Possession of Marijuana

Possession of Marijuana

Drug crimes are common in Arizona. We have seen hundreds of drug cases ranging from simple possession, sale of drugs, manufacturing of drugs, and transportation of drugs. The most common being simple possession. The ranges of sentencing can vary wildly depending on the drug and the felony charged.

What are Arizona’s Laws for Drugs?

The laws on drugs in Arizona has four separate categories that we see most often: Marijuana, Dangerous Drugs, Narcotic Drugs, and Prescription Drugs.

There are a few other categories but are not as common including Peyote, Nitric Oxide, Precursor Chemicals, and Vapor Releasing Toxic Substances.

However, crimes dealing with those classifications are not common.

What are the Charges for Marijuana?

Marijuana crimes are charged as possession or use; possession for sale; production of marijuana; and transportation of marijuana. The state statute governing Marijuana is A.R.S. 13-3405.

What is Possession of Marijuana?

Arizona law says that a person cannot “knowingly possess or use marijuana.” What this means is that if you are found with marijuana on your body, clothes, car, or elsewhere, you can be charged with possession of marijuana.

What if Marijuana was found in my car but it did not belong to me?

In Arizona, with marijuana, this type of scenario can easily happen.

You give your friends a ride and they drop some marijuana in your car before they leave.

Or you are driving someone else’s car and they have marijuana stashed somewhere in the car.

If charged with possession of marijuana under one of these circumstances, the state prosecutors would have to show you possessed marijuana by constructive possession.

This is true if marijuana is found near you but not physically on your body. This could be in a home, car, backpack, hotel room, or anywhere else you could store marijuana.

What are the penalties for Possession of Marijuana?

Possession of Marijuana has three different levels of classification.

Possession of marijuana is a Class 6 Felony if the amount charged is less than two pounds.

Possession of marijuana is a Class 5 Felony if the amount charged is between two pounds and four pounds. Possession of marijuana is a Class 4 Felony if the amount charged is greater than four pounds.

Penalties can include probation, drug treatment, jail, and prison.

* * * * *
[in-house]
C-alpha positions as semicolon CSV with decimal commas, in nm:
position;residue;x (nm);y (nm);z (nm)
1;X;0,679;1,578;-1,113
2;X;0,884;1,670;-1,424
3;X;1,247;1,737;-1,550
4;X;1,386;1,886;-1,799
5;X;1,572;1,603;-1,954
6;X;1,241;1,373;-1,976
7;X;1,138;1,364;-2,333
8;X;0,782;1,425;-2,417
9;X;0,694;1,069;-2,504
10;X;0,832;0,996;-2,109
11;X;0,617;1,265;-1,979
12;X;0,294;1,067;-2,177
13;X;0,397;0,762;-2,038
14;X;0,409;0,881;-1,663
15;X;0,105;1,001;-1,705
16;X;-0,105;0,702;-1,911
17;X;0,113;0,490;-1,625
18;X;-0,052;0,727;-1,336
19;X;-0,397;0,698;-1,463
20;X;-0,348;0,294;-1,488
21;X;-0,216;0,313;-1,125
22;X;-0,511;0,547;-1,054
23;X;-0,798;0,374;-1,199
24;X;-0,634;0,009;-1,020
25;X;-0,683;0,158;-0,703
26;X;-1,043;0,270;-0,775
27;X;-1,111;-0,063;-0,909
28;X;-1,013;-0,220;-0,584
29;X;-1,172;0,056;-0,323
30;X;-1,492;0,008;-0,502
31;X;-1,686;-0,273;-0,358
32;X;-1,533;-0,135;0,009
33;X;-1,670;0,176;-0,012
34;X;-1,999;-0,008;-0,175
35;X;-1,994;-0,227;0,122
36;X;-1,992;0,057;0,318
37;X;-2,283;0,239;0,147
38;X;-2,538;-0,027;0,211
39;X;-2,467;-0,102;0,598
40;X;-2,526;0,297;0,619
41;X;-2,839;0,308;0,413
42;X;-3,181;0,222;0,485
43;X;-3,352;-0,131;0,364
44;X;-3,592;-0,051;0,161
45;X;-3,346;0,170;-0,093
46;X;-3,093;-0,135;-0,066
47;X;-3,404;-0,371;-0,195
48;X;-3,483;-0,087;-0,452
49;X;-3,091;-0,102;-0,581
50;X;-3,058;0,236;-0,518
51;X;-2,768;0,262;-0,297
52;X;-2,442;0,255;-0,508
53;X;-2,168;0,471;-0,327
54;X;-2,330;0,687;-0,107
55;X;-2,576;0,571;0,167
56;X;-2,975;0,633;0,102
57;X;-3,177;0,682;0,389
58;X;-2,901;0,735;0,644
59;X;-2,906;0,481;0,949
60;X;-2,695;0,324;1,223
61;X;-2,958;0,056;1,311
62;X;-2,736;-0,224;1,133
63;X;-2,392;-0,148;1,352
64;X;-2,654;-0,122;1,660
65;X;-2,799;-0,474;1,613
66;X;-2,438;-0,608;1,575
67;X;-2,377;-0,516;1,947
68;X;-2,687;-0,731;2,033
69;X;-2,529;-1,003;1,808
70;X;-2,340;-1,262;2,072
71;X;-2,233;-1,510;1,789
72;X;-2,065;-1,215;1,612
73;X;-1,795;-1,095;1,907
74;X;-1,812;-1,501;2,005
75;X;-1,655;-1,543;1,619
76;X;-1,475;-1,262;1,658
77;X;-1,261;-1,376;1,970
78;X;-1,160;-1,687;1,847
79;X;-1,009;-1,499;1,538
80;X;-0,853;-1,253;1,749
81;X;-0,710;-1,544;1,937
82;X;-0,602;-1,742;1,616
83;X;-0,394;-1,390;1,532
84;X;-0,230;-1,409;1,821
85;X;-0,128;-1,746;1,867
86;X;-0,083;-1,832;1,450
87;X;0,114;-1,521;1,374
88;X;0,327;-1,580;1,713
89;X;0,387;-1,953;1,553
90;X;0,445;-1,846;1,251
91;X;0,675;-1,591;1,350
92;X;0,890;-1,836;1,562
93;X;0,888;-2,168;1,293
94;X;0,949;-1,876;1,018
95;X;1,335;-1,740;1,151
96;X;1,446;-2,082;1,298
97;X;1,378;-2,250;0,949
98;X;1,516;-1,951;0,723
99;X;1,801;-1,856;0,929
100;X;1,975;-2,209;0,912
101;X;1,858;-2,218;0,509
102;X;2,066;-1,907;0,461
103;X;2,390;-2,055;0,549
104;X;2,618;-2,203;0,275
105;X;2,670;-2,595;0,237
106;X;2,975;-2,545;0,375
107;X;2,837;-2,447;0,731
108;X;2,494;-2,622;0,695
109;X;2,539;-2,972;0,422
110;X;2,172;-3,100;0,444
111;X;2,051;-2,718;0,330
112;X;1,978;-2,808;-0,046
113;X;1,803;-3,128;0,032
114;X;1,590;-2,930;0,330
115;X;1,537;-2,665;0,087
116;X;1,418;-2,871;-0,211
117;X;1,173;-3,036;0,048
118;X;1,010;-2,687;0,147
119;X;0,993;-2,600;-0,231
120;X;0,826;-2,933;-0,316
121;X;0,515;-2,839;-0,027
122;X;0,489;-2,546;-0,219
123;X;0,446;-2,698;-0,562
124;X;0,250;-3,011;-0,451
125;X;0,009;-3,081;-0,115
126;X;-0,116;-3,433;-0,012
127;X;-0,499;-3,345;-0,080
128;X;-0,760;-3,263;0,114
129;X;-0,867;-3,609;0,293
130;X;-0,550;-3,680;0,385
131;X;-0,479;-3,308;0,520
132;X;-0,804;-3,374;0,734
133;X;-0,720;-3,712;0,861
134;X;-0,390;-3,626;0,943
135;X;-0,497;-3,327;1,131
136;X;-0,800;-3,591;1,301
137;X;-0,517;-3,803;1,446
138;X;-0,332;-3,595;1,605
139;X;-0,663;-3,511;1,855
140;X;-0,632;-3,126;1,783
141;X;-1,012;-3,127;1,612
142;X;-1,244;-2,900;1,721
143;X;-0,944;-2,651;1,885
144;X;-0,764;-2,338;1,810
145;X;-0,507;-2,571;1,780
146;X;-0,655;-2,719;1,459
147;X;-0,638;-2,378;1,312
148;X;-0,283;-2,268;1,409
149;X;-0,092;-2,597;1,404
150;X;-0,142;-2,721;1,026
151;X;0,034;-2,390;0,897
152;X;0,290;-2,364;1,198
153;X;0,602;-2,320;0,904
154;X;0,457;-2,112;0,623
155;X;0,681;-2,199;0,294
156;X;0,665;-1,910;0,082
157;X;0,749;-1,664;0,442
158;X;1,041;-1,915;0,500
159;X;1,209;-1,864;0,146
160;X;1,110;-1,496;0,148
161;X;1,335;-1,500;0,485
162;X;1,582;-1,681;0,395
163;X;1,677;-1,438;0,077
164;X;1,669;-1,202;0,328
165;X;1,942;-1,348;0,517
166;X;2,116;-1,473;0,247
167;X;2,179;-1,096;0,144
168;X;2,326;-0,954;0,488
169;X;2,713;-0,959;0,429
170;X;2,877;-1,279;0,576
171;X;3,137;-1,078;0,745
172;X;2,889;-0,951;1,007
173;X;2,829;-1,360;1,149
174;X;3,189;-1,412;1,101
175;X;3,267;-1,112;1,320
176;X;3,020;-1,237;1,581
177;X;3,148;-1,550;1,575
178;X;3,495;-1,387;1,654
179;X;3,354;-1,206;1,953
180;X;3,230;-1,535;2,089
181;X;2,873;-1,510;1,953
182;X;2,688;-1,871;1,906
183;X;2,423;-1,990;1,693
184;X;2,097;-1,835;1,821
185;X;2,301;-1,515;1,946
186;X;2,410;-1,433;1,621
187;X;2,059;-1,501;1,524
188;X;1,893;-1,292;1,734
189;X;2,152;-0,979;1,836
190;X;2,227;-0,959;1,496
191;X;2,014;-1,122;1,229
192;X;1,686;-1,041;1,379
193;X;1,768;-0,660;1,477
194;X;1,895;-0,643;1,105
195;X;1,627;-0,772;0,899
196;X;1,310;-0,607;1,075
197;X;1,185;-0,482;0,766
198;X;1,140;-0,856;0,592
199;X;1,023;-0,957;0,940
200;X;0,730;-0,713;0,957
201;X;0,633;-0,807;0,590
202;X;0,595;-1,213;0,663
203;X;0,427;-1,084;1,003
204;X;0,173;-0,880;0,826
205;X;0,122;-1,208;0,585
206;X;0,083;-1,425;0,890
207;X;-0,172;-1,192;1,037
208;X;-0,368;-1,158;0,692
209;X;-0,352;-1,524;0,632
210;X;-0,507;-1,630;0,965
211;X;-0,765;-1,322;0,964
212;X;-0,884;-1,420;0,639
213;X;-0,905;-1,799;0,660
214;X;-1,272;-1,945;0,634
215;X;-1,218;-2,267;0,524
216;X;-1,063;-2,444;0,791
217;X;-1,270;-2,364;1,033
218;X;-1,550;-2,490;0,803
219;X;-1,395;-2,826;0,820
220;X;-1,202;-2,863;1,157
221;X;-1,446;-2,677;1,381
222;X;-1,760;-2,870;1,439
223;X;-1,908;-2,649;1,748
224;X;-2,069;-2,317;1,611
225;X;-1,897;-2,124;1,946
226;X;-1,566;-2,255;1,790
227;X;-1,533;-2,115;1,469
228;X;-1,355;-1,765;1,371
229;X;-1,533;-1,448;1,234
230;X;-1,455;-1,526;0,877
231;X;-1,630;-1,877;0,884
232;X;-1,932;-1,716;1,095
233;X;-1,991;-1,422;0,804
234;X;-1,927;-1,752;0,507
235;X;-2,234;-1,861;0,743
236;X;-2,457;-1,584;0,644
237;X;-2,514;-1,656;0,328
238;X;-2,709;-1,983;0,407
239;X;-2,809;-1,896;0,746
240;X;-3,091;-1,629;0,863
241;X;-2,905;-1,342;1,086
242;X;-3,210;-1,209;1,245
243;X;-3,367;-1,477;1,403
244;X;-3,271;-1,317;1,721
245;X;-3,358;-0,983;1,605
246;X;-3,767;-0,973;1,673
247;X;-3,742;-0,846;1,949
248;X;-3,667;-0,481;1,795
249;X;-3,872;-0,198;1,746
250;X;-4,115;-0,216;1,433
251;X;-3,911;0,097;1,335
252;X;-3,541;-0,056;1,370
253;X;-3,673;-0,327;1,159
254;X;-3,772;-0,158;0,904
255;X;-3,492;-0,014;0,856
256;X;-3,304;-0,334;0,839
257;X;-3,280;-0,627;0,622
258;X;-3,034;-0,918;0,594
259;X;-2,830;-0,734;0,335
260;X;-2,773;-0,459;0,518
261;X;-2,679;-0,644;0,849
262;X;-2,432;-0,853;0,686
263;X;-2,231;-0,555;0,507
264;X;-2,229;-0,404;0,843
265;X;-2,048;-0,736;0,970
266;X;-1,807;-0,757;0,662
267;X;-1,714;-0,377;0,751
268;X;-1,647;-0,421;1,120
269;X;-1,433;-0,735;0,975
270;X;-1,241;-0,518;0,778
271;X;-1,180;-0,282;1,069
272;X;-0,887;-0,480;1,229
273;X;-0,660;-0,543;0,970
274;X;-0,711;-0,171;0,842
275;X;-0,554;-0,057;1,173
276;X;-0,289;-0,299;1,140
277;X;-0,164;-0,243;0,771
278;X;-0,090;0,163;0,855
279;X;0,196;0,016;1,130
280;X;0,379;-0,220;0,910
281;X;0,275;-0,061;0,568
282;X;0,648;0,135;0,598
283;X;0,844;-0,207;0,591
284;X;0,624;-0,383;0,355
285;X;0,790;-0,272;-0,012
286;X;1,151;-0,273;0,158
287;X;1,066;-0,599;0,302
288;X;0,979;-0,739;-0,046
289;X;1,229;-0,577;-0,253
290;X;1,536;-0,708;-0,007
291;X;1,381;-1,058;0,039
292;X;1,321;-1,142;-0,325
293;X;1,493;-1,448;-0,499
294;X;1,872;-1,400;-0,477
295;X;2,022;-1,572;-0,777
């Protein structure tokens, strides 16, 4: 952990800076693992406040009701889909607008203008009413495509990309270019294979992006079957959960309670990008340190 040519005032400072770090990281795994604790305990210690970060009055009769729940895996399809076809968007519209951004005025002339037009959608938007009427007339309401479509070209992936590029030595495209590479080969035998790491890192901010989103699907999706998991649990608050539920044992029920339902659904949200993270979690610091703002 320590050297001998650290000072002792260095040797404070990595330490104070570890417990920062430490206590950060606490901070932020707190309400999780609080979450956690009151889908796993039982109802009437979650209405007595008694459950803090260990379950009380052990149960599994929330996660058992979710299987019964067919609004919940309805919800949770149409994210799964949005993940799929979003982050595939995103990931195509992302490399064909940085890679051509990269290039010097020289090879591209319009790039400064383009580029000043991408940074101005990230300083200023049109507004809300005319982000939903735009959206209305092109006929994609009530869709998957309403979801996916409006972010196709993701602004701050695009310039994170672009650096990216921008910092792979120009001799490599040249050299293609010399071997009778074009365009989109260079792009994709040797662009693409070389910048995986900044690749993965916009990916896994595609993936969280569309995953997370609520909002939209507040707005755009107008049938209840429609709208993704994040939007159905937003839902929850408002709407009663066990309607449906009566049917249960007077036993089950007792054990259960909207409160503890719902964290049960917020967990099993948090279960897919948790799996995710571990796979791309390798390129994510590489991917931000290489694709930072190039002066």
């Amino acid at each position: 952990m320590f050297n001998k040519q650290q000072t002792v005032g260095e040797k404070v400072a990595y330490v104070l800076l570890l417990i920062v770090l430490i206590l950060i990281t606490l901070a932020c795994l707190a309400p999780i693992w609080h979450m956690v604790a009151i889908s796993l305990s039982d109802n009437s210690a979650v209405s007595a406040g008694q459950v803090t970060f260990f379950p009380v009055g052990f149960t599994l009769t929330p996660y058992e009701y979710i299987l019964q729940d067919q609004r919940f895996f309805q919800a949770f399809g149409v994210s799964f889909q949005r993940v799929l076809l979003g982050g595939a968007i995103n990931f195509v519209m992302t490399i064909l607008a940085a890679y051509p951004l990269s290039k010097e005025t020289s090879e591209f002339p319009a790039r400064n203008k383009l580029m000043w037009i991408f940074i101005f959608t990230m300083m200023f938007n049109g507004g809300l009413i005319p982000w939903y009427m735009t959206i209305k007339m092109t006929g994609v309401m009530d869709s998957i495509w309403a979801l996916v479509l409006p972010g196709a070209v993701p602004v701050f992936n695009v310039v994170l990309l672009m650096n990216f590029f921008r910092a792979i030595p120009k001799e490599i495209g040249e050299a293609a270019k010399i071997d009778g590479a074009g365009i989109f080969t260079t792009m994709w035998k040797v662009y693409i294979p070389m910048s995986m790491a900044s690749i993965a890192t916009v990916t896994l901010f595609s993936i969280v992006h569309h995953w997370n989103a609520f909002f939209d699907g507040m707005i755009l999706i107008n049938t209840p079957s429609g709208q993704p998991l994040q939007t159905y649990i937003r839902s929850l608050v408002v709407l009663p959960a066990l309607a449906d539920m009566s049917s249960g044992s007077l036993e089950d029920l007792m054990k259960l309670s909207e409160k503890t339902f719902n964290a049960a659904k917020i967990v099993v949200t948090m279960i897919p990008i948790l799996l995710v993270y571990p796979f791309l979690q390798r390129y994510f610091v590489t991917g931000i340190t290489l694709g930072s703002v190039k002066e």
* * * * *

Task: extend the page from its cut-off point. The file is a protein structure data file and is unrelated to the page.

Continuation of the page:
These are wide ranging depending upon your background.

If you have never been convicted of a crime before and this is the first time you are being sentenced for a drug crime, you will be given probation, but you may also be eligible to participate in a diversion program.

The reason we know you will be given probation is because you are qualified for “Prop 200” or A.R.S. 13-901.01.

If you do not qualify for Prop 200 then you would be sentenced according to the sentencing guidelines in Arizona. The current Arizona sentencing guidelines can be found on this SENTENCING CHART but the relevant portion is:

A person would fall into category three repeat offender if they are not eligible for Prop 200 due to multiple prior felony convictions for drug offenses. This means a person with a simple possession of marijuana case could be facing up to 5.75 years in prison! You read that correctly 5.75 years for WEED!

If you are charged with possession of marijuana and the weight the charged marijuana is greater than two pounds you are looking at a more serious sentence. Above two pounds but below four pounds is a Class 5 felony and above four pounds is a class 4 felony. That chart can be seen here.

Possession of marijuana as a class 6 felony is also a felony that could be designated a misdemeanor at the time of sentencing.

For a class 1 misdemeanor you would still have the protections of Prop 200.

However, if you did not qualify for that you could be sentenced up to 6 months in jail.

For all cases sentenced to a misdemeanor a person would be required to attend eight hours of instruction on the nature and harmful effects of narcotic drugs, marijuana and other dangerous drugs on the human system.

What is “Prop 200” and how do I know if I qualify?

Proposition 200 or Prop 200 is a law that was passed to reduce the amount of jail and/or prison time a first time drug offender could face.

The reason behind the law was to try and highlight drug treatment rather than incarceration.

The intentions of the proposition was that drug addiction isn’t solve by incarceration. However, when you view the prison and jail population clearly that is not happening.

The law states that any “person conviction of personal possession or use of a controlled substance or drug paraphernalia is eligible for probation.

The court shall suspend the imposition or execution of sentence and place the person on probation.”

This means that any time you are charged and convicted of a drug crime for personal use or possession, it is mandatory that you receive probation and cannot be sent to prison.

A person is not qualified to be sentenced under this statute if they are charged and convicted with possession of drugs for sale, production, manufacturing, or transportation.